US 4454774 A
In a method of sampling a liquid in a container, a sample of the liquid is collected through a sample gathering assembly part of which extends into the liquid. The sample gathering assembly includes a gas-containing, liquid-remote portion, which is situated further from the liquid than a gas-containing, liquid-near portion thereof. Before collecting the sample, steps are taken to create a greater pressure in the gas-containing, liquid-remote portion of the sample gathering assembly than exists in the gas-containing, liquid-near portion thereof. Then, the liquid-remote portion is opened to the liquid-near portion and the collecting is performed.
1. In a method of sampling a liquid in a container, including the step of collecting a sample of the liquid through means extending into the liquid, said means defining a liquid-near portion and a liquid-remote portion when viewed relative to the liquid in the container, said liquid-near portion being open to the liquid and being connected to said liquid-remote portion, the improvement comprising the steps of:
applying a gas to the liquid-near portion of said means;
applying a gas to the liquid-remote portion of said means;
creating a greater pressure in a gas-containing, liquid-remote portion of said means than exists in the container and in the gas-containing liquid-near portion thereof;
opening the liquid-remote portion of said means to the liquid-near portion thereof; and
reducing the pressure in both portions of said means in order to carry out the step of collecting sample of the liquid.
2. A method as claimed in claim 1, wherein said means includes a tube of said liquid-near portion which extends into the liquid, and wherein the step of collecting a sample of the liquid includes receiving liquid in said tube as a result of the step of reducing the pressure in both the portions of said means.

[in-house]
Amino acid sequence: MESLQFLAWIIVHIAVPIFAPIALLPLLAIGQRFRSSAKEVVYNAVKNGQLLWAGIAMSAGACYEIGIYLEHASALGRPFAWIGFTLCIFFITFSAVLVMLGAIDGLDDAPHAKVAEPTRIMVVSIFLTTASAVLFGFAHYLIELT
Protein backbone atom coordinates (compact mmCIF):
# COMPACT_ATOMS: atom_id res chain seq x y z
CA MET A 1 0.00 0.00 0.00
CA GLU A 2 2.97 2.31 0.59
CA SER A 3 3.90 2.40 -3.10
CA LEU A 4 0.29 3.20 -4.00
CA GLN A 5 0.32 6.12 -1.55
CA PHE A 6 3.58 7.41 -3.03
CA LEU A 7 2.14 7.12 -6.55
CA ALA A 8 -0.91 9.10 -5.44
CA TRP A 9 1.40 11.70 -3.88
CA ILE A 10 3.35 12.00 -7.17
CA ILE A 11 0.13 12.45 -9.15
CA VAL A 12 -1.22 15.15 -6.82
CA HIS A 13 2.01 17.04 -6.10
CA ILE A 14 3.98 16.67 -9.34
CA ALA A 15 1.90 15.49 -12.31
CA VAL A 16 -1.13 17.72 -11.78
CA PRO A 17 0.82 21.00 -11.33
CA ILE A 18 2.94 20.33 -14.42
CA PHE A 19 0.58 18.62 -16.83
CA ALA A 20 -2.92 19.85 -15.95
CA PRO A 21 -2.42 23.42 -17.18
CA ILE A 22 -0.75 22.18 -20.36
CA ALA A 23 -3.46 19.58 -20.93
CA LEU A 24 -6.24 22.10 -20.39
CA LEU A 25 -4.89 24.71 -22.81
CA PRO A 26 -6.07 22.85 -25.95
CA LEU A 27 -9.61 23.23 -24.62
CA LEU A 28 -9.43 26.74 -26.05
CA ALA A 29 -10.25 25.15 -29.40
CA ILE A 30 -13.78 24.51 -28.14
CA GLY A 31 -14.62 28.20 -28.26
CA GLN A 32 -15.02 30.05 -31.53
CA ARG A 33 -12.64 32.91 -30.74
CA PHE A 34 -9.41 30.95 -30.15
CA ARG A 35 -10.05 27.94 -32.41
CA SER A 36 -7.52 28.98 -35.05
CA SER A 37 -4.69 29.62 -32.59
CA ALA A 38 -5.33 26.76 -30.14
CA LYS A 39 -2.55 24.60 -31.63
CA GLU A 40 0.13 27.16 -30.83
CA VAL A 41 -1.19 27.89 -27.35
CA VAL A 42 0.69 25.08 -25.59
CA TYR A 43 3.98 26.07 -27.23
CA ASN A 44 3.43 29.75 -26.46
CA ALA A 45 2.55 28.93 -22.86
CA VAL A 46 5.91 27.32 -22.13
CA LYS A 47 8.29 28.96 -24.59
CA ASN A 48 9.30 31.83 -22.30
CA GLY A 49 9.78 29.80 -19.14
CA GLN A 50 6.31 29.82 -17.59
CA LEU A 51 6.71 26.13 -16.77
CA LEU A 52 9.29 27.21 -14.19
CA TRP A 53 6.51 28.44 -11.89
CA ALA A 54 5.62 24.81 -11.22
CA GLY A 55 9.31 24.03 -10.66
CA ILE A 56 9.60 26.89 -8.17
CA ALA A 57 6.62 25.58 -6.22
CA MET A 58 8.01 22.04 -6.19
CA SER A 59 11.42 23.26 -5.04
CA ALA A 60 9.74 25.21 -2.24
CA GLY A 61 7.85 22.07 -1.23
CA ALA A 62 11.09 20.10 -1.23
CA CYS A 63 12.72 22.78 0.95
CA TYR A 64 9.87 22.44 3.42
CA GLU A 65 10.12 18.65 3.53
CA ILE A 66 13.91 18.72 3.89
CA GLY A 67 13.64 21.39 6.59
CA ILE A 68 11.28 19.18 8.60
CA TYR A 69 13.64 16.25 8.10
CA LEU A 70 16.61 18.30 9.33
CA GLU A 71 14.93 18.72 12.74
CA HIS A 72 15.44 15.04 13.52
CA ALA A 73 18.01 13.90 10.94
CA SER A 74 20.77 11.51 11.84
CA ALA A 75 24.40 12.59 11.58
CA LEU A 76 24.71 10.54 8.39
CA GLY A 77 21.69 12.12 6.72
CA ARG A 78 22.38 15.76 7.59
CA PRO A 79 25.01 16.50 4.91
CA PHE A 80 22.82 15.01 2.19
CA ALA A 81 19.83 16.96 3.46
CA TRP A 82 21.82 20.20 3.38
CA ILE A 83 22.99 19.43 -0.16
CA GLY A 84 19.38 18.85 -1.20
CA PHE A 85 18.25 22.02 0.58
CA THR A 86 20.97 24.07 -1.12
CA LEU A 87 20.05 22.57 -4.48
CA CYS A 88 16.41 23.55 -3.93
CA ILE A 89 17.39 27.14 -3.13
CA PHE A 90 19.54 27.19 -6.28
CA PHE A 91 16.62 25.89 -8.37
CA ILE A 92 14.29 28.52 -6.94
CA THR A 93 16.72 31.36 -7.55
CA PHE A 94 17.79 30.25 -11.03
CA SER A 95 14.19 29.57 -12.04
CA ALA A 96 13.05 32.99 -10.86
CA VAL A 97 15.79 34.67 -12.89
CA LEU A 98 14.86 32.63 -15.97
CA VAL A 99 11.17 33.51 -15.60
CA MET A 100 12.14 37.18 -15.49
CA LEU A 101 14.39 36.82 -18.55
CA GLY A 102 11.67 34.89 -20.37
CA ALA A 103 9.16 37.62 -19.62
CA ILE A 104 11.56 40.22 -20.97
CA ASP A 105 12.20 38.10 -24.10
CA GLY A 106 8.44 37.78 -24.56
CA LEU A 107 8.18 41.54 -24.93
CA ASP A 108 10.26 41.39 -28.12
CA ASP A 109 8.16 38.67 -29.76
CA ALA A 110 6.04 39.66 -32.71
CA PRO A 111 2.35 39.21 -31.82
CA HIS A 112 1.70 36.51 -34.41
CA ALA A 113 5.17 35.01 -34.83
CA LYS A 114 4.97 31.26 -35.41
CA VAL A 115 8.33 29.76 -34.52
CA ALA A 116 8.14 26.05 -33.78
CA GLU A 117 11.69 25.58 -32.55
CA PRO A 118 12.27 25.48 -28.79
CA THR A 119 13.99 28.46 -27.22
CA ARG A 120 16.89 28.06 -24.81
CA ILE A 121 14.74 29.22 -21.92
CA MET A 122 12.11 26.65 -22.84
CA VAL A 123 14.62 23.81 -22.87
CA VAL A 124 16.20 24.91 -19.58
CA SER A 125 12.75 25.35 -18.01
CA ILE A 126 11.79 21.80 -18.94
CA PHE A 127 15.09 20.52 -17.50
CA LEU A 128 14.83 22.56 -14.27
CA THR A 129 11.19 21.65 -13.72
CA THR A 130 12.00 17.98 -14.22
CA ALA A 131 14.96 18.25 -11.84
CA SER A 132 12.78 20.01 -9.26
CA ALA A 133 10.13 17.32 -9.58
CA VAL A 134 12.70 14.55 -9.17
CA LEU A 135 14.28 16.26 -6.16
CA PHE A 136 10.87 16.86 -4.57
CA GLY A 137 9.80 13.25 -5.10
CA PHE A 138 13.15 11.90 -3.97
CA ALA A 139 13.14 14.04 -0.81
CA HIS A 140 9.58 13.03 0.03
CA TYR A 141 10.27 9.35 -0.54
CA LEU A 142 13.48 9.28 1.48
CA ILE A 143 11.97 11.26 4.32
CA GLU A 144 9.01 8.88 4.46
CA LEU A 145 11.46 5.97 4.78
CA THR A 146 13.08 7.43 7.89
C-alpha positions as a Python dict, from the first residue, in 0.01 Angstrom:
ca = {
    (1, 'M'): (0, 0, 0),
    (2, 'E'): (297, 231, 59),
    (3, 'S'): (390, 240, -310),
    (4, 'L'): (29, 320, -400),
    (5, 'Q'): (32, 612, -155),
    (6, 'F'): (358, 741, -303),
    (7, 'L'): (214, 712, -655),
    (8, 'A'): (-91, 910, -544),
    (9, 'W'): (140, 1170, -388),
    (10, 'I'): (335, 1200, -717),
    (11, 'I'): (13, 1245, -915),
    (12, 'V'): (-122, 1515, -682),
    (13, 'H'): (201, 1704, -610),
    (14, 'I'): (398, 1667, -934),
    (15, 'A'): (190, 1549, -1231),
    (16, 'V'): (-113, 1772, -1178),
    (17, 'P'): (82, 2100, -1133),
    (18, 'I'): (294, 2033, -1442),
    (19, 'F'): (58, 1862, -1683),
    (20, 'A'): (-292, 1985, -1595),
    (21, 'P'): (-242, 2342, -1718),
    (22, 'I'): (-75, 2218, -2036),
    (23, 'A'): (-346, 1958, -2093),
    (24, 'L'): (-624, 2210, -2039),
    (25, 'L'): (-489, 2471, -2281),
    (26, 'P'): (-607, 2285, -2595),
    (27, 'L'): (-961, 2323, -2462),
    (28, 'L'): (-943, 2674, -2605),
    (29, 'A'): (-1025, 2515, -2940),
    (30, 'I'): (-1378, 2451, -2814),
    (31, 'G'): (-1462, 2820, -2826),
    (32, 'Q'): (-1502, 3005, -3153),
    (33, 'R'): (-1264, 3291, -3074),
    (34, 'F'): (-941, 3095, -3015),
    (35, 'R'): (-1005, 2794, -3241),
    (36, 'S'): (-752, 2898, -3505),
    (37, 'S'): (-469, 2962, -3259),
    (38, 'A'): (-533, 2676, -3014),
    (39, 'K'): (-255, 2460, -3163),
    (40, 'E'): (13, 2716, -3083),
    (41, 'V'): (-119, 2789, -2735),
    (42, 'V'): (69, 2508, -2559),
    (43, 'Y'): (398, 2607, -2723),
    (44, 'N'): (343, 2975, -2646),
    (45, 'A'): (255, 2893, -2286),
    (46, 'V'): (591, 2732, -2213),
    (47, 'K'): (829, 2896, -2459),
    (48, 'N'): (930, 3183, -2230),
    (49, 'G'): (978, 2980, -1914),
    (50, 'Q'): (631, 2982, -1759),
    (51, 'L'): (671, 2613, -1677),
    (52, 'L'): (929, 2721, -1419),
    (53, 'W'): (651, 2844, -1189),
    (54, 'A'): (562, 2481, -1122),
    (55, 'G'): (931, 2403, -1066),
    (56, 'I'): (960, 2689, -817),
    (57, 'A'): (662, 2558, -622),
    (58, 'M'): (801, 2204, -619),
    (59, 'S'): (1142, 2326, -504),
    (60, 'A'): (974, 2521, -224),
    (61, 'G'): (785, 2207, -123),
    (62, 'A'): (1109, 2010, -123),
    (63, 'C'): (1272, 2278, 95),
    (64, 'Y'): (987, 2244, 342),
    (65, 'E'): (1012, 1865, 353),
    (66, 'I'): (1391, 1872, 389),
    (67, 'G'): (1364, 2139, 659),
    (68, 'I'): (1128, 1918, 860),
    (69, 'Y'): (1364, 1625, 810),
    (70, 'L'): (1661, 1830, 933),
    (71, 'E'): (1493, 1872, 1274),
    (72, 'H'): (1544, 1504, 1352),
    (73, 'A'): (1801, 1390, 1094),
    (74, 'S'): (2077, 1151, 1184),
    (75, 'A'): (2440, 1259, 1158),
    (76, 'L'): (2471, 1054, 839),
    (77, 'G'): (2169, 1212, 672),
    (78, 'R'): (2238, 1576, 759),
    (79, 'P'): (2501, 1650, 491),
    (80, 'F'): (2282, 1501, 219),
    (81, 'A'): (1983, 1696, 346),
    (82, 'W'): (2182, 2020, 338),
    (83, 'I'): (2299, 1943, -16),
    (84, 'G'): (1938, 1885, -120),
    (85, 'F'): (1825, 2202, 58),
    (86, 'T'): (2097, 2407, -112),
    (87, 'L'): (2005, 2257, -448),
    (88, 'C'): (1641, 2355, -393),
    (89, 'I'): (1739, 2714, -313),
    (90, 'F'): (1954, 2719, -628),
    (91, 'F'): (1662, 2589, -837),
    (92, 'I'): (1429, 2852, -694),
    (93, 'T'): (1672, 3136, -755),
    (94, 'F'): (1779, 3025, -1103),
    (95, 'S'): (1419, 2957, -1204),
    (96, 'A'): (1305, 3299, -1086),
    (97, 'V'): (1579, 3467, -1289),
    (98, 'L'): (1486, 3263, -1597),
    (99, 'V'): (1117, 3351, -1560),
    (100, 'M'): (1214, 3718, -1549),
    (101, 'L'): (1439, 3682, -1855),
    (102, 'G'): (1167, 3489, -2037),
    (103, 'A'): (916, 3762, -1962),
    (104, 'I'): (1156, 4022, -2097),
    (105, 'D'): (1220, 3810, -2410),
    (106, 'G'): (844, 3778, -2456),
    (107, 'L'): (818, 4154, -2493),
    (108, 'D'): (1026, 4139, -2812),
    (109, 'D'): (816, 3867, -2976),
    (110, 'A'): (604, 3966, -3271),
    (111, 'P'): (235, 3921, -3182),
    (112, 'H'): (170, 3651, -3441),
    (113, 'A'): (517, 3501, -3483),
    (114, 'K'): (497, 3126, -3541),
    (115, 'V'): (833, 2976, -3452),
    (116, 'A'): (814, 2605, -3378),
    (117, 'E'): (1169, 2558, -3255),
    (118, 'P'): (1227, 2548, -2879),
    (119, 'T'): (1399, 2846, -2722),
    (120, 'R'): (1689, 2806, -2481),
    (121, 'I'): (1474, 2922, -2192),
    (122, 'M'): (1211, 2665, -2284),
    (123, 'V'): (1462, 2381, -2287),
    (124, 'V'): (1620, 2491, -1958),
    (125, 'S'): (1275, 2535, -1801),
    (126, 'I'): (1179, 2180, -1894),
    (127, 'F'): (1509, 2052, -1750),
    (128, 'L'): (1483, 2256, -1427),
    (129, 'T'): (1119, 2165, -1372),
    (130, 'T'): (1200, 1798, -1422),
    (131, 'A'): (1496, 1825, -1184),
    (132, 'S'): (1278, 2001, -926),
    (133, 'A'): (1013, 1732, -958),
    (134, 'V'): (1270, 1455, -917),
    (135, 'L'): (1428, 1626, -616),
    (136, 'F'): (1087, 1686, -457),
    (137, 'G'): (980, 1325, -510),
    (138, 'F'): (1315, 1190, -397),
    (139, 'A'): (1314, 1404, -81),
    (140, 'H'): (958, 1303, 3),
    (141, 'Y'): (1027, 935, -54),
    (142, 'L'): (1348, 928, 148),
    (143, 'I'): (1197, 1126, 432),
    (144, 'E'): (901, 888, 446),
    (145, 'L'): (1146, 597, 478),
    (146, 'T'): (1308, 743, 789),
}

3. A method as claimed in claim 1, further including the step of providing the container with a closed headspace.
4. A method as claimed in claim 1, further including the step of permitting the temperature in said means to fall below the freezing point of the liquid in the direction from the liquid-near portion to the liquid-remote portion of said means.
5. A method as claimed in claim 1, further including the step of providing structure within the container for restricting access of said means to deeper regions of the liquid.
6. A method as claimed in claim 1, wherein an auxiliary gas is provided to create the greater pressure in the gas-containing, liquid-remote portion of said means, the quantity of the auxiliary gas being such that the liquid is effectively kept out of said means following the step of opening the liquid-remote portion of said means to the liquid-near portion thereof, and wherein the pressure in both portions of said means is reduced by lowering the pressure of the auxiliary gas in said portions.